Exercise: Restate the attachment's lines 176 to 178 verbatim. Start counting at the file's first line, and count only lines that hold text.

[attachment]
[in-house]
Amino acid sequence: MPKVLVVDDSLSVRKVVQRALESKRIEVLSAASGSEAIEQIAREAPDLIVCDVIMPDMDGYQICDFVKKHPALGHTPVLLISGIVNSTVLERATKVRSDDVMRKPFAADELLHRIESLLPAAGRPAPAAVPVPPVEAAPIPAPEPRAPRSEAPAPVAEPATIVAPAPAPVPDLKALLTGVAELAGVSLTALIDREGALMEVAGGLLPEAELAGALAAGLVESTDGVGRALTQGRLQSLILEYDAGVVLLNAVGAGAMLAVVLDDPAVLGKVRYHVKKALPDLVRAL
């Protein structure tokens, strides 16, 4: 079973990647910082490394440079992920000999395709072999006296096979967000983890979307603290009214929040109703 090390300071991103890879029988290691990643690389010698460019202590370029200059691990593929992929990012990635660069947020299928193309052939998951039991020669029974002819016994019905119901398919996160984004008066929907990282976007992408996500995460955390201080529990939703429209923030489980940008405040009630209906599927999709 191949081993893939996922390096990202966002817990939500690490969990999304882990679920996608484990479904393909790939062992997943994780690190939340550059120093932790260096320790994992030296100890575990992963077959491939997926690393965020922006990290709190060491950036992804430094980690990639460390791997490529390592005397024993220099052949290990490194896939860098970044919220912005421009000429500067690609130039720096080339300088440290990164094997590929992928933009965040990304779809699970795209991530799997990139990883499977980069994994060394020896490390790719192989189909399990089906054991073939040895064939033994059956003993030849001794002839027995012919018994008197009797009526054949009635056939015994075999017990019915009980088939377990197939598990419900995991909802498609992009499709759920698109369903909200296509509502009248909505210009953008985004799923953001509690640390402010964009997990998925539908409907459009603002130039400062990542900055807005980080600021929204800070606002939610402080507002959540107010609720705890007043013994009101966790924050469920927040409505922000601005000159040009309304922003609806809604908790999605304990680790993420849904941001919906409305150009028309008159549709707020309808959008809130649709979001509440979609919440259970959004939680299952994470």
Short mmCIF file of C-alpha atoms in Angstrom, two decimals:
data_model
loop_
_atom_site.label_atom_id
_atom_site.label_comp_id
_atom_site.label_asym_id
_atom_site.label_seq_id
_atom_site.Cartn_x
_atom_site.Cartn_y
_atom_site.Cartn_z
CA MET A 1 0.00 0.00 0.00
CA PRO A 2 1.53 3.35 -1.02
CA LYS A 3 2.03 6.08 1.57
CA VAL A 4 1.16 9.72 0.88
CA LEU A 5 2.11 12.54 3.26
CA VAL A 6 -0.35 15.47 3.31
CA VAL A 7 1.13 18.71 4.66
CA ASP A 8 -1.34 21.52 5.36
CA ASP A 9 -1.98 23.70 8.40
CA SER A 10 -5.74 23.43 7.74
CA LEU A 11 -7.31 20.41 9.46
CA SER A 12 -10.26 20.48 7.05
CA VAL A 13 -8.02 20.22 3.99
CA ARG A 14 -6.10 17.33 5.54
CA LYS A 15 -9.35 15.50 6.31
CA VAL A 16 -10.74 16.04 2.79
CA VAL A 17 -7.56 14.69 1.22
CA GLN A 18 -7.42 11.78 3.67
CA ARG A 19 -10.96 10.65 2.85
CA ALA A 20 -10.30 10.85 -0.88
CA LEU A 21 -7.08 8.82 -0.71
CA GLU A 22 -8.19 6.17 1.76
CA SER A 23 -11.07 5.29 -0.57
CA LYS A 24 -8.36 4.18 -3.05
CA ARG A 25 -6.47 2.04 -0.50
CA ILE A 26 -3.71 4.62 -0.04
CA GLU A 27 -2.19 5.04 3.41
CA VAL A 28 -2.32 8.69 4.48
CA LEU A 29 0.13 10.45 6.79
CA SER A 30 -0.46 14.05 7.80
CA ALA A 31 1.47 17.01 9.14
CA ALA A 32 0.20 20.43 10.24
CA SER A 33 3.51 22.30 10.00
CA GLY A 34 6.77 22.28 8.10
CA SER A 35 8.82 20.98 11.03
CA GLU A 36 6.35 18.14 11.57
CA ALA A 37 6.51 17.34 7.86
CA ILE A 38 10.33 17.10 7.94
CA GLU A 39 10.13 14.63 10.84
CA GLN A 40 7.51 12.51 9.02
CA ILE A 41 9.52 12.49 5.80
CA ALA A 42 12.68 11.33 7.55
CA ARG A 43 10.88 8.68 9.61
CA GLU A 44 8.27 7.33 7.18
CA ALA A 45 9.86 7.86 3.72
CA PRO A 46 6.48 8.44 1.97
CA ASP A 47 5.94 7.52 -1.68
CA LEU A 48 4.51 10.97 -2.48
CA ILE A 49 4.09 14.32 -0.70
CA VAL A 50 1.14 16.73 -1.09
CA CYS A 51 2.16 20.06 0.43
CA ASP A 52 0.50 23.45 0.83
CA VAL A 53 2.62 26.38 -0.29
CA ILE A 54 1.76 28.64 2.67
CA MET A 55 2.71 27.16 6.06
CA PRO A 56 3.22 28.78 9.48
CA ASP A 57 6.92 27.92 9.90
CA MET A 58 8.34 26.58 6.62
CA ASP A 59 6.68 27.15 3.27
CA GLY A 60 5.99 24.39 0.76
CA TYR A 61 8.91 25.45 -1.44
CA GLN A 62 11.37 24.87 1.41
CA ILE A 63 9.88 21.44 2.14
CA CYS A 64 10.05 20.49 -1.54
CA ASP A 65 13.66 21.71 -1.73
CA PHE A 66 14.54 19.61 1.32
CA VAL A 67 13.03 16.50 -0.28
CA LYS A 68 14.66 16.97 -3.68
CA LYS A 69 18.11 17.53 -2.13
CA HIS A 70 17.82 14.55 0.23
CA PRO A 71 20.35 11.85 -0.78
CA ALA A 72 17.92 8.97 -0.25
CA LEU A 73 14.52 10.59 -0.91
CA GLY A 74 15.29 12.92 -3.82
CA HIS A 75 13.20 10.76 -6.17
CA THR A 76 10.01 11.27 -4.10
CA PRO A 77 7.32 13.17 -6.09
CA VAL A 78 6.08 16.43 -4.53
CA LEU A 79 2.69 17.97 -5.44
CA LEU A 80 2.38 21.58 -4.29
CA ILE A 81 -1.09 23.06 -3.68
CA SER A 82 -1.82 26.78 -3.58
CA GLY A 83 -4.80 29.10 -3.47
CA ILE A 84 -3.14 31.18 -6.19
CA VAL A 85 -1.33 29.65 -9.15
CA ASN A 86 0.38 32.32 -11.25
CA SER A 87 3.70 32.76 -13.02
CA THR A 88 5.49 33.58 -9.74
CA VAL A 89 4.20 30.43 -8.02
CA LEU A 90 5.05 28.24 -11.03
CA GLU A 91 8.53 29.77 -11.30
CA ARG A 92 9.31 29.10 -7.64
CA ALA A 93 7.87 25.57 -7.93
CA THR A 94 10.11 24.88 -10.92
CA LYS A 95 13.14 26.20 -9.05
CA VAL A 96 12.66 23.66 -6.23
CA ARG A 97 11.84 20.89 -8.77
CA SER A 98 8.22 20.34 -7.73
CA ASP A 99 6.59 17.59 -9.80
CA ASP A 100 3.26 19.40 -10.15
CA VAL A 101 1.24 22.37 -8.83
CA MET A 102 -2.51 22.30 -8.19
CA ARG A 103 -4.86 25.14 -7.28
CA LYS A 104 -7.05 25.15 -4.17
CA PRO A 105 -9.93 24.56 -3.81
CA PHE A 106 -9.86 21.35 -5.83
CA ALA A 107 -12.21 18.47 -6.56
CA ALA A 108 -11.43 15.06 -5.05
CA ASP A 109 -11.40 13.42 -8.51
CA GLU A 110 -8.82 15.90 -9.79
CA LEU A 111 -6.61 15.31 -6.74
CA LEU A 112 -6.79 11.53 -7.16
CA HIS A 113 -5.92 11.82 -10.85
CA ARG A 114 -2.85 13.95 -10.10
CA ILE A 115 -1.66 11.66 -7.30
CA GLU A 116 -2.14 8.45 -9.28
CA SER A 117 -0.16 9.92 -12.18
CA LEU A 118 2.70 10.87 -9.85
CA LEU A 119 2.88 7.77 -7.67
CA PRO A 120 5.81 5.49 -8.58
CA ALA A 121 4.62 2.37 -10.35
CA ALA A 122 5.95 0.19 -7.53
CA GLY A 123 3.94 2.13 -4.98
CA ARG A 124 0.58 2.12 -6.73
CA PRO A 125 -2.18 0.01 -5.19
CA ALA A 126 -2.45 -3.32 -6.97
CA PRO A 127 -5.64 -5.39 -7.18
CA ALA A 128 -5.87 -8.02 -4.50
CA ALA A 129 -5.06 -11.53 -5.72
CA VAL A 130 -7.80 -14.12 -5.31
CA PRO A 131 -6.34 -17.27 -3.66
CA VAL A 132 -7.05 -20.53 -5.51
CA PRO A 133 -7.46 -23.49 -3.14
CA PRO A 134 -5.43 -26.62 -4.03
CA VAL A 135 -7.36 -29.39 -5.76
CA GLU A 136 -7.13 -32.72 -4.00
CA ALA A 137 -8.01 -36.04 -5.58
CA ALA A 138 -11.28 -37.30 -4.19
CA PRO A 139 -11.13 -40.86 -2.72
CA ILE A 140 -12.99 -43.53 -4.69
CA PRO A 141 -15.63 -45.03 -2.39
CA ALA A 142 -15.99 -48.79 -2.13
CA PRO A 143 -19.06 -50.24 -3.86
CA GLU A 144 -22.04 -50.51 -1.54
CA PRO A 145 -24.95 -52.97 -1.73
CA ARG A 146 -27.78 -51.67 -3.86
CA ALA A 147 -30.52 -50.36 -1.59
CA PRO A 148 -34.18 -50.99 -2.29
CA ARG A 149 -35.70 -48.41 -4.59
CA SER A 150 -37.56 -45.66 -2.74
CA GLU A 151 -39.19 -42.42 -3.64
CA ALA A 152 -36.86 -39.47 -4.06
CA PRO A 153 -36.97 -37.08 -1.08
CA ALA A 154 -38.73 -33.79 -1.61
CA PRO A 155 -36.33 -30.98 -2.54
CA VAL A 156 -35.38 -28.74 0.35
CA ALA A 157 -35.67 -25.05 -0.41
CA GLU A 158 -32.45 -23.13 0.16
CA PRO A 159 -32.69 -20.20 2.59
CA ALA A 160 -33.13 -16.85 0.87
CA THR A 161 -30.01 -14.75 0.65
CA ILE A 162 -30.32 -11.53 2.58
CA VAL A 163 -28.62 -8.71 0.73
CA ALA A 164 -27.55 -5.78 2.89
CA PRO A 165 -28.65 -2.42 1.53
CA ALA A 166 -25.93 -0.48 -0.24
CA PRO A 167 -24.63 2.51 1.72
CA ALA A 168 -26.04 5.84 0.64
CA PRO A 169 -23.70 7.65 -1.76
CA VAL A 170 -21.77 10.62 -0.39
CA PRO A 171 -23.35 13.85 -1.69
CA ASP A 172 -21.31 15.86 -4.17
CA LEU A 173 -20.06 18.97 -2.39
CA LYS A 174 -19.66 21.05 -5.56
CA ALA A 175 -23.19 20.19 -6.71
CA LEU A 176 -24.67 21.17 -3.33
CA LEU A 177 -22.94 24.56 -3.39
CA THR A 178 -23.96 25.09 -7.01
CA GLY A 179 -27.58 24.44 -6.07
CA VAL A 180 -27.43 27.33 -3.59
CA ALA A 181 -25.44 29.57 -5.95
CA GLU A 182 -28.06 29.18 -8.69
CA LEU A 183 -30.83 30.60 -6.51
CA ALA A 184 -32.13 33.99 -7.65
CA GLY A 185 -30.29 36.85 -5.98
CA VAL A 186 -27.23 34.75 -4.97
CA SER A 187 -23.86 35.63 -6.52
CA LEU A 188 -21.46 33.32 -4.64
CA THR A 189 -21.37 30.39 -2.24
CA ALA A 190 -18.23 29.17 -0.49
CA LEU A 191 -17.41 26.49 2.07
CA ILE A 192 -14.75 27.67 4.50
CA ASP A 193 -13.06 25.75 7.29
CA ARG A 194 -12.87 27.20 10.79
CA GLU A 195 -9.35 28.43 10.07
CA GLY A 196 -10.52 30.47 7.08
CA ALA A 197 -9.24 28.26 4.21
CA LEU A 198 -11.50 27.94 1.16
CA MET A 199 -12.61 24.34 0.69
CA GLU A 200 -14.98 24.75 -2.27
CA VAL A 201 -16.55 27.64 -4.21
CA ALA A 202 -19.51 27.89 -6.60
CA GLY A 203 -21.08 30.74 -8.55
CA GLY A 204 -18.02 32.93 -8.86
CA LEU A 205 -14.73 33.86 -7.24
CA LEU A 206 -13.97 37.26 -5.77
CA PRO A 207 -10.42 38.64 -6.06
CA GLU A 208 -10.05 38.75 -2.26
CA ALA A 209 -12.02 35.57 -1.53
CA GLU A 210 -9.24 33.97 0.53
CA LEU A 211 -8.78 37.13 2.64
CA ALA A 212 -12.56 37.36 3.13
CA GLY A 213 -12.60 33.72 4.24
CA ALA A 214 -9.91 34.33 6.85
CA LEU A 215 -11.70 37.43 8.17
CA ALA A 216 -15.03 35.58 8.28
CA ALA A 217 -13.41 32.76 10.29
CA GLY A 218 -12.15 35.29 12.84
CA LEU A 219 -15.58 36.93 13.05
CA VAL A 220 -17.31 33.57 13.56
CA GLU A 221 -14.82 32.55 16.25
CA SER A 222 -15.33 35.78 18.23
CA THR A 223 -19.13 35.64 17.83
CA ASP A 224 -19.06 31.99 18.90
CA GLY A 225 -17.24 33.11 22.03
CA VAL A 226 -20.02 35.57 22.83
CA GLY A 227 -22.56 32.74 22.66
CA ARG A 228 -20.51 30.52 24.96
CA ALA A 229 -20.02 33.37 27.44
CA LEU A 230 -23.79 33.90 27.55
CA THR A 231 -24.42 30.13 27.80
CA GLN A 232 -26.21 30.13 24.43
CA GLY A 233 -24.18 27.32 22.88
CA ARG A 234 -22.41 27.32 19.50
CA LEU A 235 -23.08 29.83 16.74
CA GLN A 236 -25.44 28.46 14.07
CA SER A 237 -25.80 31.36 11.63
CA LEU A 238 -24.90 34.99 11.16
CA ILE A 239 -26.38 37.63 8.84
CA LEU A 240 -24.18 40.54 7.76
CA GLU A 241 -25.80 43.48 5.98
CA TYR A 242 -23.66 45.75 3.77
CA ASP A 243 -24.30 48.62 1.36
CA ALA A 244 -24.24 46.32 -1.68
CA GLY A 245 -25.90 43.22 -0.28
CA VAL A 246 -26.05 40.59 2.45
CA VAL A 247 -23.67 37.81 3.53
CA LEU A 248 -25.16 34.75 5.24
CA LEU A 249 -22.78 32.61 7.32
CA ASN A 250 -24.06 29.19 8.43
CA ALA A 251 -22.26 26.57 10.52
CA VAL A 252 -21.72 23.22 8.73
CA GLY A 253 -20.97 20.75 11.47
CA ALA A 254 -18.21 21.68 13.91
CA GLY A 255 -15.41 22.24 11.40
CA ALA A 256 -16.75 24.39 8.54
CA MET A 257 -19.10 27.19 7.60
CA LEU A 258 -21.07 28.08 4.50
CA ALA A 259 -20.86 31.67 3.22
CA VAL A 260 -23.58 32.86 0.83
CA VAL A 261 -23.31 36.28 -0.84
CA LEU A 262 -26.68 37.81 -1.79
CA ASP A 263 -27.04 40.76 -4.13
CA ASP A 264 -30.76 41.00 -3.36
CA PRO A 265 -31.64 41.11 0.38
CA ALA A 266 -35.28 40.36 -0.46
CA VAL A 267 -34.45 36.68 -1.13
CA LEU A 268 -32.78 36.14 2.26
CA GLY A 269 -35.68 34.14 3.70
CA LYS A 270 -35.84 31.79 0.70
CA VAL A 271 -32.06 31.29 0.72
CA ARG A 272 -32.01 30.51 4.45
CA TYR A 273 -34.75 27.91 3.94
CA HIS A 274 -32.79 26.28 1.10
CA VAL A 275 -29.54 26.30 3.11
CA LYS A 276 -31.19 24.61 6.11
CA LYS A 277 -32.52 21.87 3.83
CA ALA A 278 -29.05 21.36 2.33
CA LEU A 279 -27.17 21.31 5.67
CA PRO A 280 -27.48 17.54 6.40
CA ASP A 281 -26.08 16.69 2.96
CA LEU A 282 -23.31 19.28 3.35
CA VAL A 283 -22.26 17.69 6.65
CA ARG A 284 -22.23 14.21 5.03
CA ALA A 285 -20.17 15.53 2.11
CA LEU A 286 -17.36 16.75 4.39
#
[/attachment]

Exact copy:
CA VAL A 163 -28.62 -8.71 0.73
CA ALA A 164 -27.55 -5.78 2.89
CA PRO A 165 -28.65 -2.42 1.53